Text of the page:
At this point I think it’s safe to say that there is in fact a fourth kind of lie, a much more insidious and dangerous lie. This lie treads the ground between real belief, denial, cognitive dissonance and willful ignorance. This is the kind of lie that Creation Ministries spin, the “truths” that are extrapolated from the bible conflated with cherry-picked science, and the lies of the “Intelligent Design” movement (“Intelligent Design” is simply a marketing tool used to sell creationism in a faux-scientific package). And not all lies of this type are religious either. For example, as Harris illustrates in “Lying”:

Consider the widespread fear of childhood vaccinations. In 1998, the physician Andrew Wakefield published a study in The Lancet linking the measles, mumps, and rubella (MMR) vaccine to autism. This study has since been judged to be an “elaborate fraud,” and Wakefield’s medical license has been revoked.

The consequences of Wakefield’s dishonesty would have been bad enough. But the legacy effect of other big lies has thus far made it impossible to remedy the damage he has caused. Given the fact that corporations and governments sometimes lie, whether to avoid legal liability or to avert public panic, it has become very difficult to spread the truth about the MMR vaccine. Vaccination rates have plummeted—especially in prosperous, well-educated communities—and children have become sick and even died as a result.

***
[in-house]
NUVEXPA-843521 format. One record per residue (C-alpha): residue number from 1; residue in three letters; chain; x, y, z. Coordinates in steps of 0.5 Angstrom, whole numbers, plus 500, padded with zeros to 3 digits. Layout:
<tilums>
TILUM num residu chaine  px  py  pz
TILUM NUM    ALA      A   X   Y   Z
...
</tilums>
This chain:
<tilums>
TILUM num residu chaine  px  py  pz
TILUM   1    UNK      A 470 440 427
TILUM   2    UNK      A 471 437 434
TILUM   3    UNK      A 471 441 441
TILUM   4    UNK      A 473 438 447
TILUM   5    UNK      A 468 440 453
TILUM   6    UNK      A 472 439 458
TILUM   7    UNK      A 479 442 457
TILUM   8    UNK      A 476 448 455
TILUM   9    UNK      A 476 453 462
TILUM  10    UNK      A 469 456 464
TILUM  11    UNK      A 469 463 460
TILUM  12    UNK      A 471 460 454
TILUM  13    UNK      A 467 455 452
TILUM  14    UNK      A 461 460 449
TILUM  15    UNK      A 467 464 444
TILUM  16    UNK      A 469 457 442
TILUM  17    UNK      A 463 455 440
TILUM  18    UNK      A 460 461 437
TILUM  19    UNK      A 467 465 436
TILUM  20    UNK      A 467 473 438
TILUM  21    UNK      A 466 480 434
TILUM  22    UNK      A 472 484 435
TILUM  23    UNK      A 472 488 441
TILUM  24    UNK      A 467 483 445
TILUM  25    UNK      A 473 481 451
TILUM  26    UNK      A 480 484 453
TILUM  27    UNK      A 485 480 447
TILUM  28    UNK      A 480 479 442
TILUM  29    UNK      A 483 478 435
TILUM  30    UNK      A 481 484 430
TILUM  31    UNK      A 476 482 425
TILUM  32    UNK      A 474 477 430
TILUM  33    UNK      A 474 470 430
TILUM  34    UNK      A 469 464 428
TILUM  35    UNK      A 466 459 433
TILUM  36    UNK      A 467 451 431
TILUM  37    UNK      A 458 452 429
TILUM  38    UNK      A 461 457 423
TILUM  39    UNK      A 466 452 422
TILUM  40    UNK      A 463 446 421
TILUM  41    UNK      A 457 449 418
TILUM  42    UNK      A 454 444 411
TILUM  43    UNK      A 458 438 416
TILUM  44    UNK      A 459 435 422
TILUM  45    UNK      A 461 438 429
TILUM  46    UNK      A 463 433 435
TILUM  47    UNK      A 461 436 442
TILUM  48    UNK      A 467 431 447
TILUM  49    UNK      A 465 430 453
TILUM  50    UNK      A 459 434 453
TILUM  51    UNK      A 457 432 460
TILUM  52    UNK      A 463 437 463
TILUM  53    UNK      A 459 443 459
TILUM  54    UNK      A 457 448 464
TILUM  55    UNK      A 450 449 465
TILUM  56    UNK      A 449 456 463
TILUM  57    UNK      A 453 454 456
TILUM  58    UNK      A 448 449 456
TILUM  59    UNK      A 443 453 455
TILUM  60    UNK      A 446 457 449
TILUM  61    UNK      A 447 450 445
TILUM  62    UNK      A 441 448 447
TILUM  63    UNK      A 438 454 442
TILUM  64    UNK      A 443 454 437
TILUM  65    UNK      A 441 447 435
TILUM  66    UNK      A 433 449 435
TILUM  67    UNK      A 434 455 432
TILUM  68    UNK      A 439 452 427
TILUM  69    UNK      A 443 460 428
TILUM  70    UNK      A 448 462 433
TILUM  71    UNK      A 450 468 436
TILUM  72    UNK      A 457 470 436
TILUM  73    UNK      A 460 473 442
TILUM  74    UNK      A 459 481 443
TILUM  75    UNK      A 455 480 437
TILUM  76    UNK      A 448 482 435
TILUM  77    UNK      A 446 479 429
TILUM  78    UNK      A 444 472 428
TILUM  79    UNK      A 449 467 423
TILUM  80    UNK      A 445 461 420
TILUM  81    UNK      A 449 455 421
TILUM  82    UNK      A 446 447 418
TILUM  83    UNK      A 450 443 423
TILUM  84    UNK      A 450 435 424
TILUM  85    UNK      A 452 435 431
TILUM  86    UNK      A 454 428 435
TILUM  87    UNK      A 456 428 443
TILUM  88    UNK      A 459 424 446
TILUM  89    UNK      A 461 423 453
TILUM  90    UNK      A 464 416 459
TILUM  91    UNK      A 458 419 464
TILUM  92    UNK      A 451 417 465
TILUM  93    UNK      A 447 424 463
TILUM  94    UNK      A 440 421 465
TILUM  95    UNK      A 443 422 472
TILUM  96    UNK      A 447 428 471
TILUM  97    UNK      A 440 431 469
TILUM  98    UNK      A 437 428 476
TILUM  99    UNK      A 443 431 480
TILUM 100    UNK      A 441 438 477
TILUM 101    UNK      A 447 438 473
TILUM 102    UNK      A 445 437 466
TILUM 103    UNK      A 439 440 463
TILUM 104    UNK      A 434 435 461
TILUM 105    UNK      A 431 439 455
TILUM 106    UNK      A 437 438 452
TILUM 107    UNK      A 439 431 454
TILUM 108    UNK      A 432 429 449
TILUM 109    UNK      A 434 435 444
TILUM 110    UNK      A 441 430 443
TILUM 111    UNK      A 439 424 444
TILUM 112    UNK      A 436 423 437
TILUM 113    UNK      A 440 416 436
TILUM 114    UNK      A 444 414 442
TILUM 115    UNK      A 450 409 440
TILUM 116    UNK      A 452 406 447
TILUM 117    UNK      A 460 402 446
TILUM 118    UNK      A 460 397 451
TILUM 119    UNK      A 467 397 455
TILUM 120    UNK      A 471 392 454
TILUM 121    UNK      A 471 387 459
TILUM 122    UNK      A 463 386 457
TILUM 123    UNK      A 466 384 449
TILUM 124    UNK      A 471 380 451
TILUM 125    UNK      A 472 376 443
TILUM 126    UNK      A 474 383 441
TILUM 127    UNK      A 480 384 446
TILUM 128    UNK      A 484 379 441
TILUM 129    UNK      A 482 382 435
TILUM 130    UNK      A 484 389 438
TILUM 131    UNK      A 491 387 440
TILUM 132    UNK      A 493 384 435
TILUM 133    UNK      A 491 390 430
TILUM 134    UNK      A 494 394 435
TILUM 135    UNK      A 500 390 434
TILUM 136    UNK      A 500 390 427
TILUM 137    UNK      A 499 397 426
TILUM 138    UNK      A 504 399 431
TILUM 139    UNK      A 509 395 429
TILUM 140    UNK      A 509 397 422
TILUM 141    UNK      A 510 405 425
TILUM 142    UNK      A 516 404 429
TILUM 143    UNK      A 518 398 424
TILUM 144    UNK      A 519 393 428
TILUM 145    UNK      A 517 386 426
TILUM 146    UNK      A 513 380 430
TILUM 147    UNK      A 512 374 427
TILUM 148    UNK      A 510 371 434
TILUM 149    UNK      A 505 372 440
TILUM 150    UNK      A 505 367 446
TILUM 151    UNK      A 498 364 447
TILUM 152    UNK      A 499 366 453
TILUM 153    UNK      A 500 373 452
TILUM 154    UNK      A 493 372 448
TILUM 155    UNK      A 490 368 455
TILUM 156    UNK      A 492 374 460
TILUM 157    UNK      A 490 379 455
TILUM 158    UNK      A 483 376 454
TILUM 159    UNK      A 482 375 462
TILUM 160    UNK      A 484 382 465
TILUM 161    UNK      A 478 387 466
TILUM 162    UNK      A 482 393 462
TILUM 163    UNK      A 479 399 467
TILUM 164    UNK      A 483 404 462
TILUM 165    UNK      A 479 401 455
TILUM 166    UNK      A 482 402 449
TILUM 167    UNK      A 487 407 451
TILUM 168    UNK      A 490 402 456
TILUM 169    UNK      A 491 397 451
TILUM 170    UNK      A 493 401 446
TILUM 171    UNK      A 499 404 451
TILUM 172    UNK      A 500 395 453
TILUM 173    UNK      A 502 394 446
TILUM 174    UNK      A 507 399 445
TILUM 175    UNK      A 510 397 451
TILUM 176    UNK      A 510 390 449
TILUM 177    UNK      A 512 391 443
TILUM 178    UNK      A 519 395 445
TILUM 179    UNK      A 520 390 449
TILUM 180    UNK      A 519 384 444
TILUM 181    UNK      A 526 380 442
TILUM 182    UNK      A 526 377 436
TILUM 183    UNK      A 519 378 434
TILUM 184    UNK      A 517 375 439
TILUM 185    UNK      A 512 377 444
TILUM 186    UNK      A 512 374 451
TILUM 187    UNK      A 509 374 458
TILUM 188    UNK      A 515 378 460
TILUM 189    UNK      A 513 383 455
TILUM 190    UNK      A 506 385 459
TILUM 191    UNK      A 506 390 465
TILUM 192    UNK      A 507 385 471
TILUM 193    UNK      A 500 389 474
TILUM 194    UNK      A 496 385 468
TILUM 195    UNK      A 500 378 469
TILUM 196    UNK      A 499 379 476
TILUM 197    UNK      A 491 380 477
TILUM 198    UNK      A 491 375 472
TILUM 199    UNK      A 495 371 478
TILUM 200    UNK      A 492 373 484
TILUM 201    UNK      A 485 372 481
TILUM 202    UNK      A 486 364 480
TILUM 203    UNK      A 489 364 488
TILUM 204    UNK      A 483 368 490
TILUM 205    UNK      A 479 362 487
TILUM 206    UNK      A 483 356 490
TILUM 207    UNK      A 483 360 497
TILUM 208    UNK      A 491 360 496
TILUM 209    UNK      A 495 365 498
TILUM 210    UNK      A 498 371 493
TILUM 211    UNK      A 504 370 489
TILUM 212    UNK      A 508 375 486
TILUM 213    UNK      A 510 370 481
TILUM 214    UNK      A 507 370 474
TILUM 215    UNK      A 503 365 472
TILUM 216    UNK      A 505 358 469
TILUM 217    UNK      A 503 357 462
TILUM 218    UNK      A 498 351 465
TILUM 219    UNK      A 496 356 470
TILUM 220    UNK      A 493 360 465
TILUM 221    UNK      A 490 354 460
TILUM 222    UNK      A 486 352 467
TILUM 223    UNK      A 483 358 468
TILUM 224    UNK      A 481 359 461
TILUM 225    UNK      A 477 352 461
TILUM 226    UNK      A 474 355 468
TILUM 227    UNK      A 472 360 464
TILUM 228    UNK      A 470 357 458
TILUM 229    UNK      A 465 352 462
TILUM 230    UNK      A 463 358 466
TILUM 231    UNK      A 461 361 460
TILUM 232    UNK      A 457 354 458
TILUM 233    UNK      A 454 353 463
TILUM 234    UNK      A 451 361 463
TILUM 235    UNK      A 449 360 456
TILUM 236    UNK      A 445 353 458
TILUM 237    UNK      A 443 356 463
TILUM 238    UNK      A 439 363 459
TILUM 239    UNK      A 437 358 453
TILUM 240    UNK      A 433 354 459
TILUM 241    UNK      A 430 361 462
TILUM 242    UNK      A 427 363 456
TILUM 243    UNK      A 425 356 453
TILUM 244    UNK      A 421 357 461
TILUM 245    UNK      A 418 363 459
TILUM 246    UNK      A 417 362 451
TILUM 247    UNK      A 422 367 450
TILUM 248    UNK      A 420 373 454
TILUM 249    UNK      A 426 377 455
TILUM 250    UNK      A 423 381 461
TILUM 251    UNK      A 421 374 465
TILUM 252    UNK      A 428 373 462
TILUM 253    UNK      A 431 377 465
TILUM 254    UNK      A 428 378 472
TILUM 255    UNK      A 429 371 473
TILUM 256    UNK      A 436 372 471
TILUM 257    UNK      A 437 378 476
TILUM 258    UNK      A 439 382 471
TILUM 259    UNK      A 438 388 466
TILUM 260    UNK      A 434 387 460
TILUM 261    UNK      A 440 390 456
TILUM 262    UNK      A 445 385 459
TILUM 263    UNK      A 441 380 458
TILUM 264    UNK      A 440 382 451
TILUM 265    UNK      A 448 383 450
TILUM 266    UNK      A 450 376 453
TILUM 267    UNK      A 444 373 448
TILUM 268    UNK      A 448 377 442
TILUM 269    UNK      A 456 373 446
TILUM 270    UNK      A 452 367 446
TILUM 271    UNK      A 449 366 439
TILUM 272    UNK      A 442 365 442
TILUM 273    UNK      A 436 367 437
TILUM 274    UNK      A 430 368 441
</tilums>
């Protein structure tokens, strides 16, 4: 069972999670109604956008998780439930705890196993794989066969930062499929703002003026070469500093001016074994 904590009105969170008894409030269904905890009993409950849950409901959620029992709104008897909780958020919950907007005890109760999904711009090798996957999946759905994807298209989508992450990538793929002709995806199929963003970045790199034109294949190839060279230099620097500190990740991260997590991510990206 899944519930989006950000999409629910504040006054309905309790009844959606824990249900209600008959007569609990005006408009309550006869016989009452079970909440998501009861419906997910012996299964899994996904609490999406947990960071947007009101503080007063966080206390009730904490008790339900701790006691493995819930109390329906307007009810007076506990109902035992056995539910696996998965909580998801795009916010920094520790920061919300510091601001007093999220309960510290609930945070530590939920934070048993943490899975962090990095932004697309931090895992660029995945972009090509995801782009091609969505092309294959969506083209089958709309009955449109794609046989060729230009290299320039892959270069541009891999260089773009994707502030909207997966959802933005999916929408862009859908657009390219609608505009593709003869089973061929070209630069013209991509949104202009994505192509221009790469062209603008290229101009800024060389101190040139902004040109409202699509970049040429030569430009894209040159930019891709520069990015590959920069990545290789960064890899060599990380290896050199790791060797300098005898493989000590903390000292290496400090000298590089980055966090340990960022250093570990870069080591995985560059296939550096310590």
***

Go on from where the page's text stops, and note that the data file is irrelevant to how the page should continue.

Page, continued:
The people who are bamboozled by the claims of the anti-vaccination movement do so from fear; fear of government, fear of “big-pharma”, fear of misinformation. Yet they fall victim to the very fear they try to avoid, because this kind of misinformation thrives on fear, and uses fear to create an environment where facts are replaced with “gut-feelings” about situations.

Remember the 3 Premises of Charles P Pierce’s “Idiot America“?

1. Any theory is valid if it moves units (rating, and making money).

2. Anything can be true if it is said loudly enough.

3. Fact is what enough people believe (the Truth is what you believe).

The lies become facts in the minds of the people who subscribe to them, so can we blame these people for their misconceptions about the world? Can we really blame someone who truly believes a false position?